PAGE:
2. The booth official looks at every play in real time and have only the time between pitches to determine whether a play warrants review. Reviewable calls will be limited to:
        a. Safe/out calls at every base
        b. Fair or foul balls along the boundaries
        c. Home run calls
        d. Tag up calls on pop fly outs

3. If the booth official sees an obvious blown call or a play that's close enough to review, he immediately contacts the crew chief through a wireless earpiece that the crew chief will now wear. The umpires stay on the field while the booth official reviews the play. If the official cannot find evidence to overturn the play in 90 seconds, the play stands as called on the field. If the play is overturned the official notifies the crew chief, the appropriate changes are made and the game resumes.

Umpires are right with their calls a huge percentage of the time so this system would rarely need to be implemented. And given the circumstances under which they work, their performance is amazing. But when they get a call wrong, as happened on that Wednesday night, one of the best umpires in the league becomes known as the guy who blew the call on the perfect game.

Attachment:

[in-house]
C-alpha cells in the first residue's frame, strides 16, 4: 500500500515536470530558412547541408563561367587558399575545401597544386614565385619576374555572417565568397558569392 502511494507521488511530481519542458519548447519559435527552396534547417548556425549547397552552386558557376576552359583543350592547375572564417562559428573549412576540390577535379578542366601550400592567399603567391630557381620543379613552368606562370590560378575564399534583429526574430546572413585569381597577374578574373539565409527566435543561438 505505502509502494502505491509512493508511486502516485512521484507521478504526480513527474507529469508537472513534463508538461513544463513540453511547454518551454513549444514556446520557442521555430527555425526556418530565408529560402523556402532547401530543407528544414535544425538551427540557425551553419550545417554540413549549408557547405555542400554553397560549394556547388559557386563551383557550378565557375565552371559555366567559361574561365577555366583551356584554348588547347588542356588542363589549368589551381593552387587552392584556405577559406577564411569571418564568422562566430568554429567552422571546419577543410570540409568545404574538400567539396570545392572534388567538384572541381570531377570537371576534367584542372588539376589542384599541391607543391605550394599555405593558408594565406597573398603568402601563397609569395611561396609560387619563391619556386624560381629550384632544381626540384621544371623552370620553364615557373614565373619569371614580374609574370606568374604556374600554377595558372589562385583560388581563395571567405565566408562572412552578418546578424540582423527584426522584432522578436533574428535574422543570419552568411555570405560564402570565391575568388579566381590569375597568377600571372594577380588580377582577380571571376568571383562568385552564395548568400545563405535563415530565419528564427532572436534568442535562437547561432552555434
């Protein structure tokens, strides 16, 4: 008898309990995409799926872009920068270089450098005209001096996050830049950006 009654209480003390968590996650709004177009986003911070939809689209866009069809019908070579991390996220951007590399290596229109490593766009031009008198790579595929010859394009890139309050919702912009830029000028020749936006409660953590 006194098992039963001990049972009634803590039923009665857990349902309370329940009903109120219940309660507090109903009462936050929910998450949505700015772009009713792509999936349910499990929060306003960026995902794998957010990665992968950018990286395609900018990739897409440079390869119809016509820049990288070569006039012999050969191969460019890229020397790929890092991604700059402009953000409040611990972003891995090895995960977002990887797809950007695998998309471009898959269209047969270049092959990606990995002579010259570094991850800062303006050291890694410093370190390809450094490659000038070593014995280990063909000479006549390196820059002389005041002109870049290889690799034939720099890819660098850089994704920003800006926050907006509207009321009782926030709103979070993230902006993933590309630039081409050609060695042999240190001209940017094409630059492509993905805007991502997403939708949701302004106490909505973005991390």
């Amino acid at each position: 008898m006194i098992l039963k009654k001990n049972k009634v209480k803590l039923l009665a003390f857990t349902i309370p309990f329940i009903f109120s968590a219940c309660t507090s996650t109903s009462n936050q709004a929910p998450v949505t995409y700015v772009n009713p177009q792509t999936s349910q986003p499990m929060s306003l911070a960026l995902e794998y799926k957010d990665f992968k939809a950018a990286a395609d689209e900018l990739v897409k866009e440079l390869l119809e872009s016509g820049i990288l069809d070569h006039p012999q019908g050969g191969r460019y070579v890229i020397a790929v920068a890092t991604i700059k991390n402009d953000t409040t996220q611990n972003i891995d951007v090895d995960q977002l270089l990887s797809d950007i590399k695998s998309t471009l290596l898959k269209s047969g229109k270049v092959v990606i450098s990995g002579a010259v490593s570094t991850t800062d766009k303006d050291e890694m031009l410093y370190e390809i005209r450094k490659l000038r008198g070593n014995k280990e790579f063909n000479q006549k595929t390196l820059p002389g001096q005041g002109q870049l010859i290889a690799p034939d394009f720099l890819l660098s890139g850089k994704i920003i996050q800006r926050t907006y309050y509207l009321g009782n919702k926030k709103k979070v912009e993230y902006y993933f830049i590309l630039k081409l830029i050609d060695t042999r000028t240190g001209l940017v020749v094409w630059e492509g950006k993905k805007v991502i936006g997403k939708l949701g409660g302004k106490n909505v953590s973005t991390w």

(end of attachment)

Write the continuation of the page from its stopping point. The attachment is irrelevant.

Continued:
It's unfair to the umpires. It's unfair to the players. It's unfair to the fans. And ultimately it's unfair to the game I love.

Wednesday, April 4, 2012

Doner sells itself

Yesterday MDC, a Canadian based agency holding company, announced it was buying a minority stake in Doner, the third largest independent ad agency in the U.S. That, in and of itself, is not really unusual. MDC owns a piece of several U.S. agencies including CP+B, Kirshenbaum Bond Senecal and Partners, 72andsunny and Colle & McVoy.

What I found interesting was that this spot that Doner produced in 1990 may have been at least partly responsible for MDC's $15 million dollar investment.

In 2005 the Canadian Institute of Communications and Advertising named "Bike Story" one of the top 10 Canadian ads of all time and MDC CEO Miles Nadal said he was familiar with Doner because of the work they did for Canadian Tire.

What's a great commercial worth? In this case, maybe millions of dollars to the agency that created it.

Tuesday, April 3, 2012

Burger King's new campaign flames out

The nation's number 3 fast food chain has a new tagline, "Exciting things are happening at Burger King."